The middle toe on my right foot really hurt, so I pulled off my sock and shoe to investigate. It was sensitive to the touch and had accumulated a protective layer of skin over the tender area. Beneath the excess skin, I noticed a black dot. Unable to explain the origin of the dot or the extra skin, I started digging. I tore through the top layers of skin until I reached the sweet spot. Then I squeezed the outside of the toe to see what would happen. A small pool of liquid seeped out followed by a surprisingly large splinter. Once the splinter was removed, there was no more extra skin, no more liquid and most importantly, no more pain.
What intrigues me about the middle toe incident is that I never knew I had a splinter in my foot. I only knew there was pain. My body, however, knew there was a foreign substance that needed to be removed. When the proper treatment didn’t come, the body was forced to accommodate the foreign invader. It insulated the unwanted particle by building a protective coating around it. If the body could talk, it might say, “The splinter needs to go; but if you’re not going to remove it, I need to protect your foot by building a wall around the splinter. In that way, your foot will still be functional.”
I believe the mind works the same way to protect us from pain. In fact, I believe the mind and body are one.
Elizabeth was only twenty-four when the affair she was having with John, a married man, culminated in an unwanted pregnancy. When he learned she was pregnant, he disappeared from her life leaving her with a difficult decision. Since this was pre Roe vs. Wade and Elizabeth was petrified she would lose the approval/love of her family, she made a desperate solo flight to Puerto Rico to have an abortion.
Fast forward 44 years. Having lost her husband four years ago, a widowed Elizabeth is ready to meet a new man so she registers with a computer dating service. At the same time, she is paralyzed with fear because if she were to date, “it might become sexual.” She realizes that there is something holding her back that she has never talked about to anyone—the abortion.
Elizabeth needed to talk about the loneliness, the fear and the shame of having kept this secret her entire life. As she talked to me, the tears came unexpectedly. Elizabeth had never had a child, something else she’d never allowed herself to feel or discuss. The one time in her life she’d had the opportunity to become a mother, she wasn’t ready and the situation wasn’t right. She didn’t know she carried this kind of pain and sadness, nor was she aware how the pregnancy and abortion had impacted her sexuality. Ever since that experience, Elizabeth had not felt comfortable with her sexuality. Unbeknownst to her, Elizabeth associated sex with these early traumas so sexual intimacy was always a source of tension and anxiety. Because she had married later in life to a man who wasn’t very sexual himself, it wasn’t an issue in her marriage.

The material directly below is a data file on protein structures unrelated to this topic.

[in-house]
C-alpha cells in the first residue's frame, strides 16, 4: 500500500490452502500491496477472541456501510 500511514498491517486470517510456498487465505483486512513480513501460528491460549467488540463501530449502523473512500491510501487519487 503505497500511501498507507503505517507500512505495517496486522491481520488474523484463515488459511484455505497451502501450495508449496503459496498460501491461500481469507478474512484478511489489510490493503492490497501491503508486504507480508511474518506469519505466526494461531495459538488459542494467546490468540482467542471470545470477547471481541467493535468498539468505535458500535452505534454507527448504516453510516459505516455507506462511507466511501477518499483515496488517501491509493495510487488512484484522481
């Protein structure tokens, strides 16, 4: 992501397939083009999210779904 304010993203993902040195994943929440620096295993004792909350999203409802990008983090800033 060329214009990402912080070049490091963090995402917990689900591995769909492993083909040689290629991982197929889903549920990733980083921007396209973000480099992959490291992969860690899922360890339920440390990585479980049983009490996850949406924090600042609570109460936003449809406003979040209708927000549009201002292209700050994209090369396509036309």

Elizabeth had never connected her lack of sexual interest to what had happened to her in her twenties--until now. She had insulated herself from this realization in order to survive. She protected herself from the pain related to the abortion by focusing on her career and her marriage and becoming numb to other aspects of her life. She also used alcohol to medicate herself. Even with the drinking, the distractions and the passing of more than four decades, Elizabeth still had the pain. And it was that pain that contributed to her fear of meeting a new man who might want sex.
So how did removing her splinter affect Elizabeth? In therapy she was finally able to let go of the pain and the shame of the abortion. She fell in love with and took home her first child, an adorable Maltese puppy, to satisfy her maternal longings. While a dog may not be a perfect substitute for a child, you’d be hard pressed to find a mother who adores her child as much as Elizabeth does her Katie.
And the men? Elizabeth has had dates with three different men and is bravely bracing herself for the potential of love and sex.
Is this how the mind typically works to protect us from traumatic material so we can function? Actually, yes it does.
I have seen scores of people in therapy who needed to return to something old and painful—rape, betrayal, abandonment, sexual abuse, you name it—in order to get unstuck. Only in finding closure on the past traumatic experience could they move forward. More often than not in these cases, my clients never knew the splinter was in the toe in the first place. The mind had protected them from the pain.
And so the mind and body are one.